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Snoop Dogg “Stoner’s EP” – Album Review

Gangsta Gangsta Online Distribution (2012)

For a rapper who made his debut on an album named The Chronic, putting out a release titled Stoner’s EP might seem redundant, even twenty hot-boxed years after the fact. Sure, Stoner’s EP threatens to bring the game’s most cannabis-enamored MC into the realm of self-parody, but the manner in which Snoop Dogg sidesteps this fate is worthy of plaudits in and of itself.

All indicators point to Stoner’s EP being a minor addition to the Snoop Dogg canon, but even Snoop’s lesser artistic offspring have a better chance of yielding quality tracks than most MCs’ major releases. For a release whose production, cover art and raison d’etre boast frequently of their debts to the chronic, Stoner’s EP is a surprisingly lucid piece of work. It appears that the release’s most befuddled aspect involved nothing more than some confusion as to how many tracks constitute an Extended Play.

1500 or Nothin’, Battlecat and Josef Leimberg all contributed production to the 10-track EP, knitting a stylistic palatte remarkable both for its cohesion and quality. West Coast hip-hop, and Snoop Dogg in particular, has favored a relaxed affect and Stoner’s EP derives some surprising mileage from flickering drums, nylon-string guitars and lyrics laid down at the volume of a whisper. “Stoner’s Anthem”, “Weekend Lovers” and “Need It In My Life” qualify simultaneously as hip-hop tracks and slow jams without sounding like they necessarily set out to be either.

In terms of its lyrics and production, Stoner’s EP hits its mark without any apparent anxiety as to the pressures of commercialism or artistic statement. This underlying ease makes the EP uniformly enjoyable, even if it allows for laxity in the lyrical department.

Snoop carries the lion’s share of the vocal duties on Stoner’s EP, welcoming guest verses on only four of its 10 tracks. To the surprise of no one, weed forms the EP’s thematic backbone, with diversions into Snoop’s gangster credentials and his preference for “all them broads” forming lesser parts of the EP’s thematic framework.

When subjected to transcription, Snoop’s lyrics tend to cling by the barest threads to comprehensibility, though lines like, “Meditating let it ride, rock’a’by baby bye” make sense, somehow, when delivered in his snake-charming mumble. It’s not that Snoop isn’t trying on Stoner’s EP; it’s that he knows this is the qualifying round, wherein the pressure to sell has yet to rear its monolithic head.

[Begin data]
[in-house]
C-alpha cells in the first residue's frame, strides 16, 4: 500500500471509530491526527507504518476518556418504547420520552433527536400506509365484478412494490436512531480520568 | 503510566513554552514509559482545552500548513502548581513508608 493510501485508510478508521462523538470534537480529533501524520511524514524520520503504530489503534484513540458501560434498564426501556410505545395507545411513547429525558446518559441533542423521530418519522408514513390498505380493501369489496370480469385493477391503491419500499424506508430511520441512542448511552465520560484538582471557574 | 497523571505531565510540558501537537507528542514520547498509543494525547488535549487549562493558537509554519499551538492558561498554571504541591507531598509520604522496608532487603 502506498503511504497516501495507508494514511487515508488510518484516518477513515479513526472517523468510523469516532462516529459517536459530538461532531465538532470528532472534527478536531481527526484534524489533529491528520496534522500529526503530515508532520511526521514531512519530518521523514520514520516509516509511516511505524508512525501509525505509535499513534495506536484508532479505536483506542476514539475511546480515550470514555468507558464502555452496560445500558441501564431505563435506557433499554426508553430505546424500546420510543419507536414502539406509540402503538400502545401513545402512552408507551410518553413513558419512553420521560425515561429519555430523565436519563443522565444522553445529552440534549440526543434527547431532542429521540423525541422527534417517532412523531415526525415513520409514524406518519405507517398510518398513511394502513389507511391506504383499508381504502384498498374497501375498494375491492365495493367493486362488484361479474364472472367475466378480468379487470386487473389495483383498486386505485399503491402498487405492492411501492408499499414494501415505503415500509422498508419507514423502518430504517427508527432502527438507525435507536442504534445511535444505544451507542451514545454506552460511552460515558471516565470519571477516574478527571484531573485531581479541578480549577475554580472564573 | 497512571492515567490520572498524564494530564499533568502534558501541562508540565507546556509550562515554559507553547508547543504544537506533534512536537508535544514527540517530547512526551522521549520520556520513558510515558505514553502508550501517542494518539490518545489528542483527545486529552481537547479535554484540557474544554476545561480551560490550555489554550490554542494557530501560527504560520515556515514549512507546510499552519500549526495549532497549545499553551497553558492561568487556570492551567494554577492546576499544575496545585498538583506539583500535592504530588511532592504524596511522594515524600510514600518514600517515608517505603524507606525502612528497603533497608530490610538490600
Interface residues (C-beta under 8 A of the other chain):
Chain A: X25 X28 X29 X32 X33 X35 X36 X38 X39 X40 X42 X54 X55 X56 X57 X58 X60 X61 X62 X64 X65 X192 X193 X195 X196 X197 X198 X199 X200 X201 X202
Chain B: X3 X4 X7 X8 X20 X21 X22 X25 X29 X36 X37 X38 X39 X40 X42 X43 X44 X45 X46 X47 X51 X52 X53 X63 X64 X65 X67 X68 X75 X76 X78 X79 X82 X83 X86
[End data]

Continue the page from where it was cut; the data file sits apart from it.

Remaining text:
Earlier this month, Snoop and Wiz Khalifa announced that Mac and Devin Go to High School, a stoner comedy showcasing the duo, had nabbed a distribution deal with Anchor Bay Films. Even if Stoner’s EP didn’t contain an overt reference to that movie, the EP would still play like an advertisement for a larger project. Stoner’s EP bears the thankless fate of having been designed for disposability. With any luck, it will wind up enjoying a reputation in the Snoop Dogg canon as one of his better bits of commercial debris.

Album Rating: 3.5 stars (out of five)

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About the Author


Shane Danaher's affection for pop music has peppered his adult life with a variety of aesthetically rewarding and financially disastrous decisions. After moving to Portland, Oregon for college (because that's where he heard Modest Mouse was from) Shane has wound up participating in the music world in roles ranging from 'drummer' to 'promoter' to 'bathroom floor scrubber.' He has toured without money, written about almost every band ever to have come out of the Pacific Northwest, and one time traveled all the way to Los Angeles just to see a catch hip-hop show. He currently resides in Portland, where he writes about hip-hop, pop and rock music for a variety of publications. He still plays drums. He wants to meet Kanye West.

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